Augustana Observer

Augustana Observer

Augustana Observer

Freedom of expression: It’s not really free

Victoria Campbell

The First Amendment protects our rights to freedom of speech as United States citizens. This often extends into the umbrella of expression, defined in the Cambridge Dictionary as “the act of saying what you think or showing how you feel using words or actions.” Often, words can be just as impactful as actions. 

Augustana promotes students’ freedom of expression through the designation of sidewalks as a free expression zone, but not their ability to speak freely. Many professors in classes encourage students to express themselves inside and outside the classroom, but there is no college-wide promotion of freedom of speech. 

The Augustana Observer offers an opinions section weekly, where writers freely express their opinions on different topics. However, this comes with backlash from people who do not agree with the articles.

Ultimately, everyone is entitled to their opinions, but nobody is entitled to tear someone down for what they believe or think. The backlash students can potentially face if someone disagrees with them is not something widely promoted on campus.

On the other hand, Augustana does a good job of promoting freedom of expression, whether that be what you wear, what groups you belong to or what religion you practice. This extends into the classroom too, where professors respect pronouns or preferred names. Students can express themselves in a way that makes them feel comfortable.

One aspect that seems to be unconcerned with the freedom of speech is political affiliation. I am not a Poli-Sci major, so none of my classes have ever been politically biased. However, this does not apply to some of my professors, who almost always show only one side of politics. I do not think this fosters a safe environment for students to openly express their conservative or liberal viewpoints.

Augustana does promote campus-wide free expression through books. PEN America is an organization dedicated to protecting freedom of expression through literature. They’ve come to Augustana’s campus to speak at Symposium Day before. They encourage students to fight against censorship and banned books as part of their freedoms.

The concept of banned books does not seem prominent at Augustana, probably because the college does not enforce book bans. Professors choose whatever books they deem appropriate for classes. It is important to note the freedom to read should go along with the freedom to refuse to read something that makes us uncomfortable.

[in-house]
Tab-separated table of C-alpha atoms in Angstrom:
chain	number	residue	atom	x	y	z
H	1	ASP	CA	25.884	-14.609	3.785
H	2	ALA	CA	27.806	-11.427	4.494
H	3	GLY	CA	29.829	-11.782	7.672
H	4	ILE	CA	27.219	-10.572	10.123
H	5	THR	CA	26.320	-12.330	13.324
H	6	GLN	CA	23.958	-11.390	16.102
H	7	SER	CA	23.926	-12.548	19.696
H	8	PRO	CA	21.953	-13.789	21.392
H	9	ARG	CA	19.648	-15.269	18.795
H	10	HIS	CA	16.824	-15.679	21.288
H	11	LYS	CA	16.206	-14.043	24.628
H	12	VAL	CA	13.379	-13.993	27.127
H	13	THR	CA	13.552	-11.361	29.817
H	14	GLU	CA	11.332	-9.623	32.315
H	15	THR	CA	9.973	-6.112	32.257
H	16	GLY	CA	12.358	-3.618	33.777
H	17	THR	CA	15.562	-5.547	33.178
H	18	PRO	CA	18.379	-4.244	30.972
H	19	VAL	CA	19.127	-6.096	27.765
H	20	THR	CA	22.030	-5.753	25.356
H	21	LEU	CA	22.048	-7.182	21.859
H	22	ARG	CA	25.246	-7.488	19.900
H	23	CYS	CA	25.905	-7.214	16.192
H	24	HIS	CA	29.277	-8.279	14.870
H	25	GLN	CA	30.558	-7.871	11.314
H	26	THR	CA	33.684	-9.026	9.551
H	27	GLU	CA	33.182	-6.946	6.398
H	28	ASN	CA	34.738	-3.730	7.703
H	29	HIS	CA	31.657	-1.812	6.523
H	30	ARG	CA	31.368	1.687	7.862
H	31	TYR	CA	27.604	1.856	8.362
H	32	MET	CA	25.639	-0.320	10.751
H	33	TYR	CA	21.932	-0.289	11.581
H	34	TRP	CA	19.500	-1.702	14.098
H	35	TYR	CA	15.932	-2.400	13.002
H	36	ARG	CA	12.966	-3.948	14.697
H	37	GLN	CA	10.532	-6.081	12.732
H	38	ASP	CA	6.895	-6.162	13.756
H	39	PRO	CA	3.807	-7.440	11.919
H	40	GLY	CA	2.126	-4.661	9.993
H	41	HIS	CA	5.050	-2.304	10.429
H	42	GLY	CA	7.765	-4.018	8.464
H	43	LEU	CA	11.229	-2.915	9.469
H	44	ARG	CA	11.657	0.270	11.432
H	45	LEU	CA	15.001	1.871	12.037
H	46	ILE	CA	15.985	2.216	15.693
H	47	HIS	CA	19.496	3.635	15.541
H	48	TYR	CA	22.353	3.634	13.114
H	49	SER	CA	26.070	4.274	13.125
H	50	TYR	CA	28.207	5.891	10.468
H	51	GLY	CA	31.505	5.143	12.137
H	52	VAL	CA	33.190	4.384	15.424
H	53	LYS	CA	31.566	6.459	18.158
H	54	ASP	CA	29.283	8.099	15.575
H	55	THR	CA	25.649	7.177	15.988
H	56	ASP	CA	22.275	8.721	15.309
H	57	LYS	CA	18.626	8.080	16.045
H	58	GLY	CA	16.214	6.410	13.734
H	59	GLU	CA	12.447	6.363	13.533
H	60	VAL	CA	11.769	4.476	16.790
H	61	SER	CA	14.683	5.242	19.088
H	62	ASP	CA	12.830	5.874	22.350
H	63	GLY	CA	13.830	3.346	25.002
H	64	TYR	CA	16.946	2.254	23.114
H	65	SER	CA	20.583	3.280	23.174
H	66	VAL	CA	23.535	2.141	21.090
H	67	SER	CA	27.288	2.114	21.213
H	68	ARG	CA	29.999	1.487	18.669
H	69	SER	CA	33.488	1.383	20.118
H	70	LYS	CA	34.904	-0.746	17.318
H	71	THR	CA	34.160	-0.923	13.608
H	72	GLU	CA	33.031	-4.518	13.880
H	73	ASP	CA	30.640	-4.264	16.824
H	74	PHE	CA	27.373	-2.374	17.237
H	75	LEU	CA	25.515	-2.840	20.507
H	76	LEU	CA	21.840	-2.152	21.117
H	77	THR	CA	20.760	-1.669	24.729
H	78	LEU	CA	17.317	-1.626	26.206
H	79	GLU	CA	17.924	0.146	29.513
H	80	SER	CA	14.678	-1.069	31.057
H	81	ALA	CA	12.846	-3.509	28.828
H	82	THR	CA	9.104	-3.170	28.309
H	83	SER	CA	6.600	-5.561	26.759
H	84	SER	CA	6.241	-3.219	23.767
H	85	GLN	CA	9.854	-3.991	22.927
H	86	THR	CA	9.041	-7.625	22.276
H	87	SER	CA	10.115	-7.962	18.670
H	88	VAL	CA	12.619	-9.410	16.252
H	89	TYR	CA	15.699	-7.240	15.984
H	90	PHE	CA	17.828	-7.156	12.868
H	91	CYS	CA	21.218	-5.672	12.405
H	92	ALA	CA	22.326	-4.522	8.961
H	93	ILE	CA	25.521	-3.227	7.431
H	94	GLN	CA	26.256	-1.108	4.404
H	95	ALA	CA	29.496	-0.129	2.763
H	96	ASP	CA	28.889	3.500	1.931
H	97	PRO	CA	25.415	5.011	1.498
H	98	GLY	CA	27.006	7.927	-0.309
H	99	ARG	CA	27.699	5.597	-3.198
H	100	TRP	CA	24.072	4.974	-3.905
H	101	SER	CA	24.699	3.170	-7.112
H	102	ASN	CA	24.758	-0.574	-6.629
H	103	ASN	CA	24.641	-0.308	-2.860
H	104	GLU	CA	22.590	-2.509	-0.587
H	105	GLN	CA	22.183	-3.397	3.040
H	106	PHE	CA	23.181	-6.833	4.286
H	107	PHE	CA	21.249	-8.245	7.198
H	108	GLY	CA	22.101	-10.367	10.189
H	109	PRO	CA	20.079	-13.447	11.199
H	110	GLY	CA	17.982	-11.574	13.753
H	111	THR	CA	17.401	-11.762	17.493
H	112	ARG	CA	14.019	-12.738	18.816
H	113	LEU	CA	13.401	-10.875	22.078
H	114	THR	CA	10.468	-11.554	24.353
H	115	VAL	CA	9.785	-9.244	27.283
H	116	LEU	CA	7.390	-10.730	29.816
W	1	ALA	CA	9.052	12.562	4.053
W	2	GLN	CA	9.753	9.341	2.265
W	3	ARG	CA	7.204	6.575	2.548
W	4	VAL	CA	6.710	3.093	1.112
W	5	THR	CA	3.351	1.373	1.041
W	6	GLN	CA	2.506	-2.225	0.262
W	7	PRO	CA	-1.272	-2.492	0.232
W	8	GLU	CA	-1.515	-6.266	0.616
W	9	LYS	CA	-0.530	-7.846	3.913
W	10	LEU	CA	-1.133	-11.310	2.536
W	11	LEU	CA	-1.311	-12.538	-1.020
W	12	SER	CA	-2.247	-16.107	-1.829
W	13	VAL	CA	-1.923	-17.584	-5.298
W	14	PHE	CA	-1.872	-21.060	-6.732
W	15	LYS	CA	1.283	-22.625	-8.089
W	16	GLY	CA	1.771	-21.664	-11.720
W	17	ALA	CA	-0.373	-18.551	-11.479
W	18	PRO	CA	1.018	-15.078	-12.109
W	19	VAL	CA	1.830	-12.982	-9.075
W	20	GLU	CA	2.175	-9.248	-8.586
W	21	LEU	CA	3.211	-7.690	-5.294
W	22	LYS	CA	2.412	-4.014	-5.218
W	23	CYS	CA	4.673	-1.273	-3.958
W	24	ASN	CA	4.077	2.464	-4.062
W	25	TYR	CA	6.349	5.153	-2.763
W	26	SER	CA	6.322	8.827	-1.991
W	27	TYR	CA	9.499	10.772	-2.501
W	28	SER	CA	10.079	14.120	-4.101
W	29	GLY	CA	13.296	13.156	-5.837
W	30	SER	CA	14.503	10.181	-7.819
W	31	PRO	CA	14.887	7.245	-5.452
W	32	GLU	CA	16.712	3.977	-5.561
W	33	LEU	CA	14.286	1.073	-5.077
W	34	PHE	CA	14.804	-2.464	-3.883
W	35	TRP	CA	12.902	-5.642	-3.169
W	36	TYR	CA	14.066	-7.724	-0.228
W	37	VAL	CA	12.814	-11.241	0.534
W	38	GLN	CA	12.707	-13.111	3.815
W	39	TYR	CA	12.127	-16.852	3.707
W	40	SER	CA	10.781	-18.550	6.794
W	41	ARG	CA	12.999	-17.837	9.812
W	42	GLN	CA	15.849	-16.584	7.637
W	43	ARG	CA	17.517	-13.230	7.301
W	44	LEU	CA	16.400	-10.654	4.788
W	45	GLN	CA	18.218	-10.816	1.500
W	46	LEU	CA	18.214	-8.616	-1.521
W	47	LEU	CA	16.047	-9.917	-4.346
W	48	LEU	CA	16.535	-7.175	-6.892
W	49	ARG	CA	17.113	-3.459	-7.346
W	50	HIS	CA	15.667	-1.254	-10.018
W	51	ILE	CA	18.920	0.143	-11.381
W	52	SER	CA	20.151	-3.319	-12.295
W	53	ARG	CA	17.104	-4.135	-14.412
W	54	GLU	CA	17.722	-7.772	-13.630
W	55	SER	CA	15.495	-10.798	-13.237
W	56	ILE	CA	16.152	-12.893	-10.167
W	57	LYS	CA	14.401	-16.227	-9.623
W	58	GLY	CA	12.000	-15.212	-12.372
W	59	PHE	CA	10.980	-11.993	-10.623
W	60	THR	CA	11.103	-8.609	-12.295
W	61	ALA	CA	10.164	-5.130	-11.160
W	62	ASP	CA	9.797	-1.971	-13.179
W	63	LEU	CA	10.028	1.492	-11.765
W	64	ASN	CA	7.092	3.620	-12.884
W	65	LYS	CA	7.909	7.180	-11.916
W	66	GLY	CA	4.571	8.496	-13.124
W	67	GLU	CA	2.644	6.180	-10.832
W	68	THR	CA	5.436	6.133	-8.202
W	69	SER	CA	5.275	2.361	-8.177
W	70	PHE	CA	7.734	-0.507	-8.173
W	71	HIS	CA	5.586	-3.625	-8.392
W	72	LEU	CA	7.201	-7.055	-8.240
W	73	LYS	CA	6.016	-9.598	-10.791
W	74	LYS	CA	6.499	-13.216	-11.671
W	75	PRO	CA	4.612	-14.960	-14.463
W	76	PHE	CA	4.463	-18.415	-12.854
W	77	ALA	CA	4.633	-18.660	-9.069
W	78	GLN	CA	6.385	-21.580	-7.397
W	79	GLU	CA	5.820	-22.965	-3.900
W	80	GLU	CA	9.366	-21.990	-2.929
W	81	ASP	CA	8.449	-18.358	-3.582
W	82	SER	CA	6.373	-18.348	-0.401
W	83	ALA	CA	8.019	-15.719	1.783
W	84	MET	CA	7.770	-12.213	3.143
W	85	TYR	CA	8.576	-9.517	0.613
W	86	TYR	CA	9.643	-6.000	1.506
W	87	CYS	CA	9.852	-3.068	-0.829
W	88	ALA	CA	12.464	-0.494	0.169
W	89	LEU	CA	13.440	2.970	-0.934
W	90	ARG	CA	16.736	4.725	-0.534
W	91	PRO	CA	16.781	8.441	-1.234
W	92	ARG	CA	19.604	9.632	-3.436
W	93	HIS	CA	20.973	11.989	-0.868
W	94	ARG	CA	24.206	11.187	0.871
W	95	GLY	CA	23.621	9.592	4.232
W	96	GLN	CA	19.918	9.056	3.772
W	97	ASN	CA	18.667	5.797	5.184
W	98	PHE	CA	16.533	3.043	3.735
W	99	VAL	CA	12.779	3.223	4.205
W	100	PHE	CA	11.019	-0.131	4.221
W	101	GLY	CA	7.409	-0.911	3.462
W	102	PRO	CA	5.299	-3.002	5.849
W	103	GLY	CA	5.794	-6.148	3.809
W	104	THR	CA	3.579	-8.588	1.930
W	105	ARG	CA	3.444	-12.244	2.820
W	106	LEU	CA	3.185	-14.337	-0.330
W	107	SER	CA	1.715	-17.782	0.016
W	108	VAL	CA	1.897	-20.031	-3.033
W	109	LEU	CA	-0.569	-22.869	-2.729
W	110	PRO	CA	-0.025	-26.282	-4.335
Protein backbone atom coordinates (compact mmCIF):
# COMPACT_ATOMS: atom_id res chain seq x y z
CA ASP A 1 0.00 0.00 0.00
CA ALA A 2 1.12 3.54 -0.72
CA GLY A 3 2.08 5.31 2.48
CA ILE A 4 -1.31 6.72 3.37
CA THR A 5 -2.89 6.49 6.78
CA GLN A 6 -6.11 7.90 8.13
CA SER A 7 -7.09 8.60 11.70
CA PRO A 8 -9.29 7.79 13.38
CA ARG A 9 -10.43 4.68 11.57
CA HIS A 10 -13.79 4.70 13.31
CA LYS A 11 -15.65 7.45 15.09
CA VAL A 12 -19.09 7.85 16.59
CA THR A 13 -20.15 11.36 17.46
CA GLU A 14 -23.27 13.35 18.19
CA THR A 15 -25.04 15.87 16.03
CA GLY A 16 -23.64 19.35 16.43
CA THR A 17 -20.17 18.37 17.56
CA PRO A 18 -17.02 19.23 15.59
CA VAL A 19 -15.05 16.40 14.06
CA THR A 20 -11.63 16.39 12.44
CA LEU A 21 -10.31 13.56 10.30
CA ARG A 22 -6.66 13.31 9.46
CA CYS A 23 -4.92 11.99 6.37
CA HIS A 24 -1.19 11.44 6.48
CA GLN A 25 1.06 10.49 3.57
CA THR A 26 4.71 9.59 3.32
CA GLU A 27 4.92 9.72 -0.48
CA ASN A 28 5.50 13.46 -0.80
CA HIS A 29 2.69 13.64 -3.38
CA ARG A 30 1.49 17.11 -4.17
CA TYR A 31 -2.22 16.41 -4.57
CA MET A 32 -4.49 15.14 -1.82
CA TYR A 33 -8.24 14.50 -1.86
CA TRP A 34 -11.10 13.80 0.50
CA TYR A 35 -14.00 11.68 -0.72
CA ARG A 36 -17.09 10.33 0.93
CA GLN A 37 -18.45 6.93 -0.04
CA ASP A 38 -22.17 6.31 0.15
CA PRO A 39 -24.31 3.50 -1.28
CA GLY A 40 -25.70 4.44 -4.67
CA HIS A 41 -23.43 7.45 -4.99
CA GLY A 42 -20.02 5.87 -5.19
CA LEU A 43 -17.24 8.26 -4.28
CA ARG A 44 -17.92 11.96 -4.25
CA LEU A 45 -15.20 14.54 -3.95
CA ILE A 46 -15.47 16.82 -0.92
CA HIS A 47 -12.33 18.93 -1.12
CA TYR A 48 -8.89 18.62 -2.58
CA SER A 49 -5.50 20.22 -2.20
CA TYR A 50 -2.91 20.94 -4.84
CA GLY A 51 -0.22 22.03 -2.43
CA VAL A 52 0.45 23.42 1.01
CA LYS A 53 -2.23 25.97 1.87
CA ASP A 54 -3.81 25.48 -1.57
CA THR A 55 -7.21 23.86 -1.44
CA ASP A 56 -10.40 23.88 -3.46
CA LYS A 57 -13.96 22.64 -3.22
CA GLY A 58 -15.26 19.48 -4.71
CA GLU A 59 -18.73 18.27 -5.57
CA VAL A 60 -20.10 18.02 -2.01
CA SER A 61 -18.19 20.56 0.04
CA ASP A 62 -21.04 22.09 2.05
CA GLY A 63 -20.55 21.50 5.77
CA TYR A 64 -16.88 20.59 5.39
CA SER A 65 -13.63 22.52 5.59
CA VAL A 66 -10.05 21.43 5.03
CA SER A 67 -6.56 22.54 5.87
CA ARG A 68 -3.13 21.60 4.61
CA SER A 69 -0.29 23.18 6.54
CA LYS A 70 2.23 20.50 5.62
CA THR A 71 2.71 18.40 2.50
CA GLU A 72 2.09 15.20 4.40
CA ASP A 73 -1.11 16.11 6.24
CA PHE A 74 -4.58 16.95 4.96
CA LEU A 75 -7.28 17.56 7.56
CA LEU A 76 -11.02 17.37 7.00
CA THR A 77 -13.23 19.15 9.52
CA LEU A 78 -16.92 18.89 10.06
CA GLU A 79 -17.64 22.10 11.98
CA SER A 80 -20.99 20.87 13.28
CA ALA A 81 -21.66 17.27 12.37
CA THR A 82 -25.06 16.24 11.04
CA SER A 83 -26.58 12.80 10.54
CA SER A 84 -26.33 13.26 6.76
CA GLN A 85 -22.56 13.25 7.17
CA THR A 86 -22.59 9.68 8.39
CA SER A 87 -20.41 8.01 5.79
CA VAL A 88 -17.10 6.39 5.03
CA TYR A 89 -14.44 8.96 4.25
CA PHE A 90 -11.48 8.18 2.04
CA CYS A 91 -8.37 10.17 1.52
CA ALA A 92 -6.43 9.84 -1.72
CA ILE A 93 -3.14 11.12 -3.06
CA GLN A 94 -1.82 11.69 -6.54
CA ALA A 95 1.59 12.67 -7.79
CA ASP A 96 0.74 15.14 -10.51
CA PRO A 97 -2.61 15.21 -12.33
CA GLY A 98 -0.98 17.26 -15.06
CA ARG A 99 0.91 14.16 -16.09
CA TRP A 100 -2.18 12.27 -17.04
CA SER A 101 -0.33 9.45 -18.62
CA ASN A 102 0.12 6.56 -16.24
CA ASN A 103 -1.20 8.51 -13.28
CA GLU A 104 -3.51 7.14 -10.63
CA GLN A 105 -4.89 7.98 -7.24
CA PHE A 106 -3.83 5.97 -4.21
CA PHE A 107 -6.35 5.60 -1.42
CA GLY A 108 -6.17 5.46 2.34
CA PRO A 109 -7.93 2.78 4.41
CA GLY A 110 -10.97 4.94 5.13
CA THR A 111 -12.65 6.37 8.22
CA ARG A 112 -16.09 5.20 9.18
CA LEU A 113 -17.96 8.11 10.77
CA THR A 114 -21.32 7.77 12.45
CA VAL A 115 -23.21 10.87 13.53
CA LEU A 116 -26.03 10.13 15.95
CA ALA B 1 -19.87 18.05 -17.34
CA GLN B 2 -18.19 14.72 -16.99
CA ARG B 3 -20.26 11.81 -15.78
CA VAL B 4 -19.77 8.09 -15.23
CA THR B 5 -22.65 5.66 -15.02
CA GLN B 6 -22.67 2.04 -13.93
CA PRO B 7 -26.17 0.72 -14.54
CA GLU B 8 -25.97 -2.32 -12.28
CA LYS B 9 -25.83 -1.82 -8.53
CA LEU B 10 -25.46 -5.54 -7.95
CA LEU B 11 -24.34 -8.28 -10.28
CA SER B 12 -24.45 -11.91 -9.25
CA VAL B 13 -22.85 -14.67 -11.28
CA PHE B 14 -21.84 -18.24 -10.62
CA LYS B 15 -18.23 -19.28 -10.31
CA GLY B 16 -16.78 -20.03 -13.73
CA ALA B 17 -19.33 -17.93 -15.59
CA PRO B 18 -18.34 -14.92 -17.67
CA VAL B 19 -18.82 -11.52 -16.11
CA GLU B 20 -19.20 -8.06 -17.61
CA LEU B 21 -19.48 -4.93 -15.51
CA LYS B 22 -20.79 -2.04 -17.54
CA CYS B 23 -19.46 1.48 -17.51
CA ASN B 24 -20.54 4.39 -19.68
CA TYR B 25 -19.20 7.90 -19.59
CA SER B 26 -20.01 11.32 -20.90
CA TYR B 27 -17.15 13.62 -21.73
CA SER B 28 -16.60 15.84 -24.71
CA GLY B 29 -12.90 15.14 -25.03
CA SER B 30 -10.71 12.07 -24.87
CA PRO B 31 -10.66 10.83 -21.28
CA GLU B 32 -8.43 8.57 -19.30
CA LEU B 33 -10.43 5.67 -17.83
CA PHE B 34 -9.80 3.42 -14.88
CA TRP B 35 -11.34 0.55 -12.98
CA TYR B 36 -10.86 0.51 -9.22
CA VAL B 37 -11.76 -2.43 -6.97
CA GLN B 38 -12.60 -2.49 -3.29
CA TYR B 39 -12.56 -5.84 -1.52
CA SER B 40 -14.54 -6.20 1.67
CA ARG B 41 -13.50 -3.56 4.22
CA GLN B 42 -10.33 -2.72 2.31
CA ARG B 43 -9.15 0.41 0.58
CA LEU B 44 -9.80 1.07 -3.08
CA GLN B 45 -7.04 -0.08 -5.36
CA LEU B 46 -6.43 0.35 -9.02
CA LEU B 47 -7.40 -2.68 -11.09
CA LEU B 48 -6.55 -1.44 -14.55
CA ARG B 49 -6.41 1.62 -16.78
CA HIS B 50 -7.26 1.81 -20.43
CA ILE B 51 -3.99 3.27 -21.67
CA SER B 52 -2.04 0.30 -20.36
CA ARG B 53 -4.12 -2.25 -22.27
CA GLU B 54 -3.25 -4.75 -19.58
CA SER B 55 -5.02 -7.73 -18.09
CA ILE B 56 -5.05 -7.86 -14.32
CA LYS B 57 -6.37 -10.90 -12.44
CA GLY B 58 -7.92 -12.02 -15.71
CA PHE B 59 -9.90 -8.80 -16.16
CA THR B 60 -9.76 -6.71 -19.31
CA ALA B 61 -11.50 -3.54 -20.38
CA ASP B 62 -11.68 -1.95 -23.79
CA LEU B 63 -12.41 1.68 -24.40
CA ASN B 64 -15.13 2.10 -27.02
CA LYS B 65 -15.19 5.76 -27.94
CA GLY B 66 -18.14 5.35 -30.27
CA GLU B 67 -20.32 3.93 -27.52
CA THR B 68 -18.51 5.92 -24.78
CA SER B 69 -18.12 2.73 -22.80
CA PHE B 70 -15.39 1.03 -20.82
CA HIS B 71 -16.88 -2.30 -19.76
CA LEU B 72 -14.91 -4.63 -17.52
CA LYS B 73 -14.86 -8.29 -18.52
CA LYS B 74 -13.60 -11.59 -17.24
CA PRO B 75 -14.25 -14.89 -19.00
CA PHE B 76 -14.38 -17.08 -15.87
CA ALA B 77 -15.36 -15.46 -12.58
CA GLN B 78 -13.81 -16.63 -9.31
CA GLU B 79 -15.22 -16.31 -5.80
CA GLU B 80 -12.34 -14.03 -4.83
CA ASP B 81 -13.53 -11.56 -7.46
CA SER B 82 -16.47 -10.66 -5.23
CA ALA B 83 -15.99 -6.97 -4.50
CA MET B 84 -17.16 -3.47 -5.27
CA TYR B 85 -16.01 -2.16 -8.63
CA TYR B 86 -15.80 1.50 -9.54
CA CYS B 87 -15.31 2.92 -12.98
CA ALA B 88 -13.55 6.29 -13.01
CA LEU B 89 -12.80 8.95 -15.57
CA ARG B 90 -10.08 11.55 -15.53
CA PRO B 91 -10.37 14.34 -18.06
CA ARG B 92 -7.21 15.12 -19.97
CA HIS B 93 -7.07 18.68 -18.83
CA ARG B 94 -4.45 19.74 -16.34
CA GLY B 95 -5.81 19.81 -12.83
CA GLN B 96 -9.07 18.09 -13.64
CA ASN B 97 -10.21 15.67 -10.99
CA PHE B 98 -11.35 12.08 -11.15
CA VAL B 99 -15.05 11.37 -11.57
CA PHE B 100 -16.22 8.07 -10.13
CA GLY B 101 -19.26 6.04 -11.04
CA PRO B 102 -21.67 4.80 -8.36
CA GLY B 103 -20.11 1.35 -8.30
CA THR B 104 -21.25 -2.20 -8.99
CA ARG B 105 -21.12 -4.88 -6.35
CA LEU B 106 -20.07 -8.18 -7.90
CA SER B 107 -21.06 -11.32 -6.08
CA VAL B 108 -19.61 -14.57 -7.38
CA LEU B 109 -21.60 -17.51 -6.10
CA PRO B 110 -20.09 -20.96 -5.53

There is going to be an upcoming Res Life collaboration with PEN America for a “Build Your Own Free Expression Workshop” which will include ways to set guidelines for ourselves in conversations with others.

According to the PEN America program guide, guidelines may include but are not limited to entering a “conversation in good faith”, listening thoroughly without interrupting, trying to understand various viewpoints and perspectives and differentiating and respecting all facts and opinions.

The general idea of freedom of expression comes down to the classrooms, a place where authority figures have control over what is being taught and discussed. Professors create a surface-level inclusion of freedom of expression and speech, but it does not apply to everyone.

Augustana does make an effort to implement freedom of expression within the classrooms or around campus, but it is a vague, not entirely inclusive experience for every student who comes to this college and fails to champion free speech.

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    Mary WindeknechtFeb 26, 2024 at 1:21 pm

    Why do free speech zones exist at Augustana? Inherently, that means that some zones do not allow free speech. Every square inch of Augustana should be a free speech zone! Colleges should be places that welcome disagreement and debate. That is how all of us grow as critical thinkers — one of the Augustana College learning outcomes.